I believe that many people, if not most of us, have a difficult time saying “No.” We aren’t able to say “No” to requests from others who want our time, talent, money, love, sex or mind. And we have a more difficult time saying “No” to ourselves. We buy things we know we shouldn’t. We go places and do things we know we shouldn’t. We say “Yes” when we’re fully aware that saying “No” would be in our own best interest.
This isn’t because we’re weak or stupid. It’s only natural that we all want to be helpful to others and to be liked and popular. We think that by saying “Yes” to requests we will be liked and popular. Or maybe you say “Yes” because you fear saying “No.” You fear that there will be some argument or repercussions if you say “No” and you don’t want to deal with it. You might fear that you’ll hurt someone’s feelings or you fear that they may get angry and hold it against you. Maybe you feel embarrassed to say, “No, I don’t have enough money. No, I don’t know how to do that,” or “No, that goes against my principles and I won’t do it.” It might also be that you don’t have confidence in your own decisions and say “Yes” just to please or impress someone else. There are plenty of reasons why you don’t say “No” when you should. Just spend a moment to think about a few times when you wanted to say “No” but didn’t. What was the real reason?
Some years ago a good friend of mine who is a singer and popular performer told me, “Mark, the most powerful word in entertainment [and business] is No.” In business and entertainment, the word “No” protects you from being abused, mistreated, taken for granted or underpaid. The word “No” helps build a sense of worth, value and self-esteem. It will do the same in your personal life. You may miss out on some opportunities by saying “No,” but you’re less likely to compromise yourself and fall prey to self-destruction and lowered self-esteem. Say “No” to preserve your dignity.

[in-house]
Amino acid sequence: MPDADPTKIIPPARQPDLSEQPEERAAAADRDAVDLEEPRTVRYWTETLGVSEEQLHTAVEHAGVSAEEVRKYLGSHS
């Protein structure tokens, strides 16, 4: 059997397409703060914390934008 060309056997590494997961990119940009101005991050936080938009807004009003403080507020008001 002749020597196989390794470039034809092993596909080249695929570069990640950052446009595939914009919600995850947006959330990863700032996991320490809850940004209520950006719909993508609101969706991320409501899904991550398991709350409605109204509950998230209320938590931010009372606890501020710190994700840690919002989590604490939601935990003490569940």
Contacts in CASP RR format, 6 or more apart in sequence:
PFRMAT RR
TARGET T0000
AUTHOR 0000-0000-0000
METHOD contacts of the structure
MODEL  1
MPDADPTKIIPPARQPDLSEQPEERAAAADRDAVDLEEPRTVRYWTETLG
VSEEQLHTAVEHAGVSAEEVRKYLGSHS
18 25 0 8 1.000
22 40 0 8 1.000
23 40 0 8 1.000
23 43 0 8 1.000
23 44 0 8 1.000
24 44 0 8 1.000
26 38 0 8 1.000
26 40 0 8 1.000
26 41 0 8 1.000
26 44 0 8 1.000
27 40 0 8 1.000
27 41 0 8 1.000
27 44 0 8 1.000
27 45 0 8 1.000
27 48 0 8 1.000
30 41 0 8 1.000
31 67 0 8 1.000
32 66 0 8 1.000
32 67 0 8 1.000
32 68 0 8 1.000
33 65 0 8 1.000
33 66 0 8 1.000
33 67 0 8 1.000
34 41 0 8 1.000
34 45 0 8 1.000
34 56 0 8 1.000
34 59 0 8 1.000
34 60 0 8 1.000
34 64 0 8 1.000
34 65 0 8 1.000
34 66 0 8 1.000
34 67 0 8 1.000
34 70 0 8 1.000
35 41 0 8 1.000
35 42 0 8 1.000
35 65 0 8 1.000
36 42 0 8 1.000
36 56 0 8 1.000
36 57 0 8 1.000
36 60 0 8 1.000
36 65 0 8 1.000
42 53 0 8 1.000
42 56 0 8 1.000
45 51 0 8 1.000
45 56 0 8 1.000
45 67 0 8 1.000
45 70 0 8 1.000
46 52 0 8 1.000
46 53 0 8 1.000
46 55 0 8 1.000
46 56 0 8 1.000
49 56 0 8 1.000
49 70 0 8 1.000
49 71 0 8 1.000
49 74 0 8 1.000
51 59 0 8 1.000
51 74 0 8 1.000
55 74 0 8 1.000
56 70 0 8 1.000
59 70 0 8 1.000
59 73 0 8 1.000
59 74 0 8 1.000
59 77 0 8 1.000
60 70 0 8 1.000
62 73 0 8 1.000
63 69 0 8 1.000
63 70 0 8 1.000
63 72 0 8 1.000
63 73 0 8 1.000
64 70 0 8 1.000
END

People will sometimes try to guilt you into changing your “No” to a “Yes.” You don’t have to be rude when you say “No” and it doesn’t mean that you’re uncaring. You can present alternatives or say what you are capable of doing or what you are willing to do. If a friend asks you for money you can say, “No, I don’t have $500 to loan you, but I can help you go through your bills and figure out a budget and payment plan.” If someone you don’t trust wants to use your car you can say, “No, I won’t give you my car for the weekend, but I can give you a ride and I’d also like you to pay for gas.” If your buddy calls and asks you to go out and party you can say, “No, I can’t make it tonight, but we can get together next weekend and hang out, but I’m not just gonna go out boozin’. Let’s go to a movie or something.” And sometimes you can just say “No.” You are not always obligated to give further answers or explain why. The more times you say “No” to someone the fewer requests you’ll get from them.
I like giving real-life examples so please allow me to bore you with one of mine. I recently said “Yes” to something when I should have said “No.” I eventually offered alternatives, but I still ended up doing something I didn’t want to do. However, I learned some lessons from the experience and it was a clear reminder to me that I need to say “No” more often—and it also reminded me of how easily a “Yes” can set the stage for a relapse. What I said “Yes” to doesn’t have anything to do with drinking, but the sequence of events shows how peer pressure can draw you into something you don’t want to do or how a relapse can occur because of one small “Yes.”
I was asked by a friend of mine to do some home repairs for a friend of hers. At first I said “No,” but my friend was pretty persistent. She didn’t beg me or guilt me, but she tried to persuade me by saying all the right things. “Mark, I know you’re so good at this stuff, you’re responsible and I trust you and they’ll pay you cash for your time. Can’t you at least just look at it?” First off, I didn’t have the time nor did I need the money. I already have a fulltime job and work 2 part-time jobs. But it was a request from a friend so I said “Yes” and agreed to at least take a look at the home and give my opinion of the needed repairs.